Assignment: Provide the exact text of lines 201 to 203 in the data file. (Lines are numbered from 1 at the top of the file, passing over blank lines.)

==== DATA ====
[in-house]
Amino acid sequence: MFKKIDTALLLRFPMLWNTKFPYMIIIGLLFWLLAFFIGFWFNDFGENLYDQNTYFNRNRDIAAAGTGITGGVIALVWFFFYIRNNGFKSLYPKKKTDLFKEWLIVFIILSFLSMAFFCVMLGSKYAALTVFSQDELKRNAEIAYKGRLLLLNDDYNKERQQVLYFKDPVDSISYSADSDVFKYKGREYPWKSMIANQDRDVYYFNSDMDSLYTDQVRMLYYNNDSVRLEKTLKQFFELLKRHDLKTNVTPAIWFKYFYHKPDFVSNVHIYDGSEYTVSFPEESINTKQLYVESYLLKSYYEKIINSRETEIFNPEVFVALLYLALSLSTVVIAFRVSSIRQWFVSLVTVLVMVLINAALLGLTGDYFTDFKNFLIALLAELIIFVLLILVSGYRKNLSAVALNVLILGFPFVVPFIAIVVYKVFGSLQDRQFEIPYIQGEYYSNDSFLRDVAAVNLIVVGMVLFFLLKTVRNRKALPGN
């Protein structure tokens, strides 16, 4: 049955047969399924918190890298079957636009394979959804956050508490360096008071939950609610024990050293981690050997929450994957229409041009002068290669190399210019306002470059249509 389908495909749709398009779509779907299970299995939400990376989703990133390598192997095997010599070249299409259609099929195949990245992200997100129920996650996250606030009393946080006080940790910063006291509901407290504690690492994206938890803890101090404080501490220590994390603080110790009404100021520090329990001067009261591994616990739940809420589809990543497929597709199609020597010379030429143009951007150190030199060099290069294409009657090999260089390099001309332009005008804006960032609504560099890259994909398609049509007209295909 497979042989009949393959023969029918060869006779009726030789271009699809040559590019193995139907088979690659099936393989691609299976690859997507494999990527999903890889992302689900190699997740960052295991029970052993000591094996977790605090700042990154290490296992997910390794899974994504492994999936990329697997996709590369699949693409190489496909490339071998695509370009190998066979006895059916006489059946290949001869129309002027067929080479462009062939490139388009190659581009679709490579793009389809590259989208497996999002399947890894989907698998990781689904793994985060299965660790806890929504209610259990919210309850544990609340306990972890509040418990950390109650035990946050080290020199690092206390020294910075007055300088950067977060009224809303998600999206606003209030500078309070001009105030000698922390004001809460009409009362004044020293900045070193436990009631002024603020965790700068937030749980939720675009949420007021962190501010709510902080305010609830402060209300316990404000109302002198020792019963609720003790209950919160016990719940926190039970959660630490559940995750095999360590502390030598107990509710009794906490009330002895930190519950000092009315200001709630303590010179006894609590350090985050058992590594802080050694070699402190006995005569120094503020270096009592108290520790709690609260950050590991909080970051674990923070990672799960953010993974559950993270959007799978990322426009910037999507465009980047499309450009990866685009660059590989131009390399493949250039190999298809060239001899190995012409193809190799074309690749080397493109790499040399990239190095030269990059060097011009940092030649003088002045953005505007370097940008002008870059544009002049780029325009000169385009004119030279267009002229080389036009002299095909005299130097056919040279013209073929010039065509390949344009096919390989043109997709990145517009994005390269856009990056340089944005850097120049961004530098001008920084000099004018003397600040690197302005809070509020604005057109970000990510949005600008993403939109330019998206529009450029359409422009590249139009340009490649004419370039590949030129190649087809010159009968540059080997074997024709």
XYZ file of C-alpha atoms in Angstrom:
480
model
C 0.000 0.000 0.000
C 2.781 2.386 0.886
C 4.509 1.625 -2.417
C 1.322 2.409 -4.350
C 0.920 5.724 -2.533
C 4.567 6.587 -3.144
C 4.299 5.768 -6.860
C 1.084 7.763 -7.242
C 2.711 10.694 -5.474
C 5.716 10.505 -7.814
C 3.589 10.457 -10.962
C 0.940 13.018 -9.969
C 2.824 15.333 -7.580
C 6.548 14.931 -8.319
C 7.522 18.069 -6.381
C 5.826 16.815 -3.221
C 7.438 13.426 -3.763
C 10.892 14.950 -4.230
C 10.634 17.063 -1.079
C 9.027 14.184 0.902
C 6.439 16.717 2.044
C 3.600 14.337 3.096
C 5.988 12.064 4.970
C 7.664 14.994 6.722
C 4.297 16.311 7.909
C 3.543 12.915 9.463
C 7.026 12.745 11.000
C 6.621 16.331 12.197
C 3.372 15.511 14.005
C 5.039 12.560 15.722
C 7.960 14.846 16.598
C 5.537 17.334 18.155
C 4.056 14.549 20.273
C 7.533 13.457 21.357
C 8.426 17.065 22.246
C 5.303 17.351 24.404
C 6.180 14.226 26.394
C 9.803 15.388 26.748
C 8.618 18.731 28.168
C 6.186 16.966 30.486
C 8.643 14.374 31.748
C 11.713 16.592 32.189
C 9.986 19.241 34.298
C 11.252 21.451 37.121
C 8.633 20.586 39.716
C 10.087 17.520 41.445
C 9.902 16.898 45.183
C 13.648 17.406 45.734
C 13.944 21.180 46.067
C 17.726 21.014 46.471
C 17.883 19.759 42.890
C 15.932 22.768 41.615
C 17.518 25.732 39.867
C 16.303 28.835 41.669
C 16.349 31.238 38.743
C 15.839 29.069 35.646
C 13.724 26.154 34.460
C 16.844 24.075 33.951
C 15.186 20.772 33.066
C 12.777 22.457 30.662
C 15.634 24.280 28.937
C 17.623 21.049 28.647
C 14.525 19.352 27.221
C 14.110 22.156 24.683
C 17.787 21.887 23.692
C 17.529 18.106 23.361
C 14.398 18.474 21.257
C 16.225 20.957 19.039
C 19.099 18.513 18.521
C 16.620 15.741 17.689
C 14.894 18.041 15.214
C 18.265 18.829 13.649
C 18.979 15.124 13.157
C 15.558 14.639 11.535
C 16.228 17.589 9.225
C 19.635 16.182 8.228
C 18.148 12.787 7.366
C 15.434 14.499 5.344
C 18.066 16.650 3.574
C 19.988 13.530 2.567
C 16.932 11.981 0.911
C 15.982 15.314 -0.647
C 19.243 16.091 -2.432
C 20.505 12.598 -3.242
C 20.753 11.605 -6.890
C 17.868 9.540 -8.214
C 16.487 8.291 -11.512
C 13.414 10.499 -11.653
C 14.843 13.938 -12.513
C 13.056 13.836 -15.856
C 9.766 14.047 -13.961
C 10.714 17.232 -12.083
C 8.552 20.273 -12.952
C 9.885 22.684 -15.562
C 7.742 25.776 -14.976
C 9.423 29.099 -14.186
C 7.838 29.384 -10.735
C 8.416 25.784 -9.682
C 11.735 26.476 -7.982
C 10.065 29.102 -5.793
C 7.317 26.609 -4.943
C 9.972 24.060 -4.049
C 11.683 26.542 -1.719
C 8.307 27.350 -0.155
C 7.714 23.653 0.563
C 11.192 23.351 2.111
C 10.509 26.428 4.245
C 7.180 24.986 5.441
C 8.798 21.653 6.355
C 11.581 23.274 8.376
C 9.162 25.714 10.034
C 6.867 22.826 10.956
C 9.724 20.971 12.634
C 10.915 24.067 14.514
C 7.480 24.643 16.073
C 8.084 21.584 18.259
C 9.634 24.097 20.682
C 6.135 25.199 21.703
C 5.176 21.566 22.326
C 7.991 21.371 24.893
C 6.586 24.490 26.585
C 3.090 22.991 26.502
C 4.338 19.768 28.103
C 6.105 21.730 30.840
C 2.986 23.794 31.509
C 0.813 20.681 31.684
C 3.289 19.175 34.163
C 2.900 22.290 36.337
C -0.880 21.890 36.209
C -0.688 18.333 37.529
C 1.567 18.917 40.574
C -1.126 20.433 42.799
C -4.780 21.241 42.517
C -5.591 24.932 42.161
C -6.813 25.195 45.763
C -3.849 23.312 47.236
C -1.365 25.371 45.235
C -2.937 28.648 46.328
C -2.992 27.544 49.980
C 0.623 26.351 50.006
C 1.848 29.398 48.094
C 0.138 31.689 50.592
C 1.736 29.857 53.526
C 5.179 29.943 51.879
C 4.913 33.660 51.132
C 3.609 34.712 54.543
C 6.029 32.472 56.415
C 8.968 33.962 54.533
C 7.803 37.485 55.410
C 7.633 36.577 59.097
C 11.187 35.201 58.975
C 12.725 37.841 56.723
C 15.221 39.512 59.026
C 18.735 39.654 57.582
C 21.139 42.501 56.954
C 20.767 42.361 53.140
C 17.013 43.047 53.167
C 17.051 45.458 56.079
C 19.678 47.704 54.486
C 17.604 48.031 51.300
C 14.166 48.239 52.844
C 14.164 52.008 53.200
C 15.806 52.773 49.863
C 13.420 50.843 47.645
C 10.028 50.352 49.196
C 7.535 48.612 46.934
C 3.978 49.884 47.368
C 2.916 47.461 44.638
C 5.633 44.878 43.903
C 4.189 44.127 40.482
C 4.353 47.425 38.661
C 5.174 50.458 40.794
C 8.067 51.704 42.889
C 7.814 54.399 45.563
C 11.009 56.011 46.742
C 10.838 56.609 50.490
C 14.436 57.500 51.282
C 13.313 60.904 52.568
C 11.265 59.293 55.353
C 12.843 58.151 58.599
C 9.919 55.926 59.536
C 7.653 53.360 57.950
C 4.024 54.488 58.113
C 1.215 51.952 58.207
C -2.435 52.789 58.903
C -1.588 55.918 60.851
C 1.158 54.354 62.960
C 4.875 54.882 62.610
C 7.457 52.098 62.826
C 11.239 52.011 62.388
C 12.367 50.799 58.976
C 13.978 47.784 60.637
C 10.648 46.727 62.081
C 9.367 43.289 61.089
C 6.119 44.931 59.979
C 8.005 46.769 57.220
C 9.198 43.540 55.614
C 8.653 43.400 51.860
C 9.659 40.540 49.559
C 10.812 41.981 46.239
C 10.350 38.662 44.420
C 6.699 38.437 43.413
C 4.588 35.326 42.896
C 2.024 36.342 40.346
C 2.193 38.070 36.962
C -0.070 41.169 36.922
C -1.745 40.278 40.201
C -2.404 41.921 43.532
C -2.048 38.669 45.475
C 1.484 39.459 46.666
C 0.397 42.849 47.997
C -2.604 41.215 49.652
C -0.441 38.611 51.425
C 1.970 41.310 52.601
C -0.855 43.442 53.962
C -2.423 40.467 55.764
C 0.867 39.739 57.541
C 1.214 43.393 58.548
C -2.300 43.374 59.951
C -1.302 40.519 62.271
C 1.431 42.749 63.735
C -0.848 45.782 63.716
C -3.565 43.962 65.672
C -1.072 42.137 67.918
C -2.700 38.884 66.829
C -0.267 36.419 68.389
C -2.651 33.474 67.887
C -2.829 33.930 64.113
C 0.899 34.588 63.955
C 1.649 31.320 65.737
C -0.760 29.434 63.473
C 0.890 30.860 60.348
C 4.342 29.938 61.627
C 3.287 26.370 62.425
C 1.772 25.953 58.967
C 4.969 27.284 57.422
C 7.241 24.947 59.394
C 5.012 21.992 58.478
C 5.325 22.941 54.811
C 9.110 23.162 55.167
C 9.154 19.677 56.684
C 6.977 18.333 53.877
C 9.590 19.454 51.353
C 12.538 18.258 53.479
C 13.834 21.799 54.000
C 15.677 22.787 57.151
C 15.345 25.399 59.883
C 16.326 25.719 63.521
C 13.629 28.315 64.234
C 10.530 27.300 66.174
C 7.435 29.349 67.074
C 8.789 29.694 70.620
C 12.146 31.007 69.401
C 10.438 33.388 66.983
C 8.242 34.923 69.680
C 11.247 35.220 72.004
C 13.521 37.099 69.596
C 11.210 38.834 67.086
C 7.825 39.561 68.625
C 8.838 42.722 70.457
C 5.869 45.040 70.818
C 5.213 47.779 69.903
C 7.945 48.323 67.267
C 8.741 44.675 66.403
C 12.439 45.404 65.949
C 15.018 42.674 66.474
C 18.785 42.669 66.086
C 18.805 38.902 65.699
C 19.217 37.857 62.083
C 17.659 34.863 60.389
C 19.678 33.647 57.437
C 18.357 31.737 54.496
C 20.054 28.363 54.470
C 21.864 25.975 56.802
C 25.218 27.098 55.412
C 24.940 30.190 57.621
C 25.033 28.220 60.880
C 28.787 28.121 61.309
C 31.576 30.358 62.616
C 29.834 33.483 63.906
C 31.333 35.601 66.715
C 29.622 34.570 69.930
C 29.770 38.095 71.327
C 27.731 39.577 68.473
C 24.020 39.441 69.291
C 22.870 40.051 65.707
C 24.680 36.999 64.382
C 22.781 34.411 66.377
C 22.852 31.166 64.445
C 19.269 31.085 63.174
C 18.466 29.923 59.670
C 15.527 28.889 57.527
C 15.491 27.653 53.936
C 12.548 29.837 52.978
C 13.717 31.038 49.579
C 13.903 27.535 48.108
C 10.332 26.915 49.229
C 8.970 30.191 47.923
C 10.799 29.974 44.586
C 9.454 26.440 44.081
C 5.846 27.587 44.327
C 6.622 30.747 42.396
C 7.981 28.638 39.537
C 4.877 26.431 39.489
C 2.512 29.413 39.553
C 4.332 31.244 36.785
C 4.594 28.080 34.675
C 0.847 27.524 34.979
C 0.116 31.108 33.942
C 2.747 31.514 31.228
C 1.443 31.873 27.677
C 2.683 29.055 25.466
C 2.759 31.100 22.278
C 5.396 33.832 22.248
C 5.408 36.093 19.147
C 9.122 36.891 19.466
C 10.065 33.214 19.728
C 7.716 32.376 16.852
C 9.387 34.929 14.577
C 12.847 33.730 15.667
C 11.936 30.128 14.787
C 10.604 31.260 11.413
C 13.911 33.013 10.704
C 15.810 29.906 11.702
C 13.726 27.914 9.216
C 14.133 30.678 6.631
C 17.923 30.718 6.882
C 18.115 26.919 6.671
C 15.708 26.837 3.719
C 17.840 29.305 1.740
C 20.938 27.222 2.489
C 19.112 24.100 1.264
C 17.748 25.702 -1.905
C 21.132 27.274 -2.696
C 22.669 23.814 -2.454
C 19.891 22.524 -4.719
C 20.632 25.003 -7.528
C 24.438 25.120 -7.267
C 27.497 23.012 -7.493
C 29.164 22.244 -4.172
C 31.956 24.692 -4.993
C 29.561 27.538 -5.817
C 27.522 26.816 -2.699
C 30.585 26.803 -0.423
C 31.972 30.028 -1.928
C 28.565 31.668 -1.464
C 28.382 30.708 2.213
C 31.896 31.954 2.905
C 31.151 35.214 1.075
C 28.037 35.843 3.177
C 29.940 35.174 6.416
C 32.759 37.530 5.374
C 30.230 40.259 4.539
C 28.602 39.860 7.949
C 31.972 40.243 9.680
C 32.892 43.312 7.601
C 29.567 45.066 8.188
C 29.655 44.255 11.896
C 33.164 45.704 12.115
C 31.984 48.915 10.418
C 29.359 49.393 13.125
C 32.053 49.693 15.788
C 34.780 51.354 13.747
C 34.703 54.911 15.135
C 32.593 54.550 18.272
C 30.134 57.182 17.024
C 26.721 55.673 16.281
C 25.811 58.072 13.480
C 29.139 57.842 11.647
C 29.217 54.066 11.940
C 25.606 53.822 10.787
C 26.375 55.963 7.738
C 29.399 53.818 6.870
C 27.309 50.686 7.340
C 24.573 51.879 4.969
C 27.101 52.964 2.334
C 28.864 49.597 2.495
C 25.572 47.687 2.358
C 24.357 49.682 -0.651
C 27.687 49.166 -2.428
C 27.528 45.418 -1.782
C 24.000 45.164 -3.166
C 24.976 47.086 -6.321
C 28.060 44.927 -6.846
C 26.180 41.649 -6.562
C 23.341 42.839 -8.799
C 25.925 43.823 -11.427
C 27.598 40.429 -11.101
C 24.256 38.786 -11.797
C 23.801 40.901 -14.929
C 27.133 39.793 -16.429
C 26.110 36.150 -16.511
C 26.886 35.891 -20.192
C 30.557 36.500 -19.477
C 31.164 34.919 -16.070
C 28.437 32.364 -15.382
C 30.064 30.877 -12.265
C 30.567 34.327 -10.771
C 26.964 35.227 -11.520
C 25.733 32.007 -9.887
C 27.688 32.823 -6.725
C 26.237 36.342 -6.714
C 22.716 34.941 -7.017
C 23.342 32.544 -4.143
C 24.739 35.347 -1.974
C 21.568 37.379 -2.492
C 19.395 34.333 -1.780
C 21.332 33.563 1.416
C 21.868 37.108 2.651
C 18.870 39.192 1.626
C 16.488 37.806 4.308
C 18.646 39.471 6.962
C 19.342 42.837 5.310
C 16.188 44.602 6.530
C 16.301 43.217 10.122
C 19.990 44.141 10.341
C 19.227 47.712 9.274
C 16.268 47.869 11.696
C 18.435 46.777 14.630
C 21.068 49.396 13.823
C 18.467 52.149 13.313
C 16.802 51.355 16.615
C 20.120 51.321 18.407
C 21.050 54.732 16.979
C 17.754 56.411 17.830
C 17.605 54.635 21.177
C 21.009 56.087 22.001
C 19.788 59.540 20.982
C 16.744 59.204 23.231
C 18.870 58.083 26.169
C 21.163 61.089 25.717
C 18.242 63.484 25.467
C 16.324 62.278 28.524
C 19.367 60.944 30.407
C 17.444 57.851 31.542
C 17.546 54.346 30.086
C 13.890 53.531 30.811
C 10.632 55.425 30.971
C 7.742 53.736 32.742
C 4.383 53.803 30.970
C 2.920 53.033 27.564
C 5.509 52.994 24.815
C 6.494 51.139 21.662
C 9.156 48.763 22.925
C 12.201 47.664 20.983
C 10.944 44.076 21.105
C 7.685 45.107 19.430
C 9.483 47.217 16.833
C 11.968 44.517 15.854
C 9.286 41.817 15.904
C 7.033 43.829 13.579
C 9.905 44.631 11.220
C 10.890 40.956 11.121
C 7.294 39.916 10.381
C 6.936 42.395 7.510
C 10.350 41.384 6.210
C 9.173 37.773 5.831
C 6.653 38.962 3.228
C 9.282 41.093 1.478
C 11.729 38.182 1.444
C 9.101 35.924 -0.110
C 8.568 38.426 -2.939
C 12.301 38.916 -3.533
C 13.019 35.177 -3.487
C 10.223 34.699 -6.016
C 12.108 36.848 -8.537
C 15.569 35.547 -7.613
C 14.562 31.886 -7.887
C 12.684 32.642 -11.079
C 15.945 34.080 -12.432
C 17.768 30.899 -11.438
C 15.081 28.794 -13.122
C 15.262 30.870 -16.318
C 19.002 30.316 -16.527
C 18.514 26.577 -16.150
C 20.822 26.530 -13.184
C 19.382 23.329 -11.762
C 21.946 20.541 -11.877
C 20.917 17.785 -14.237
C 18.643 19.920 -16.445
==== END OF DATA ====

C 6.119 44.931 59.979
C 8.005 46.769 57.220
C 9.198 43.540 55.614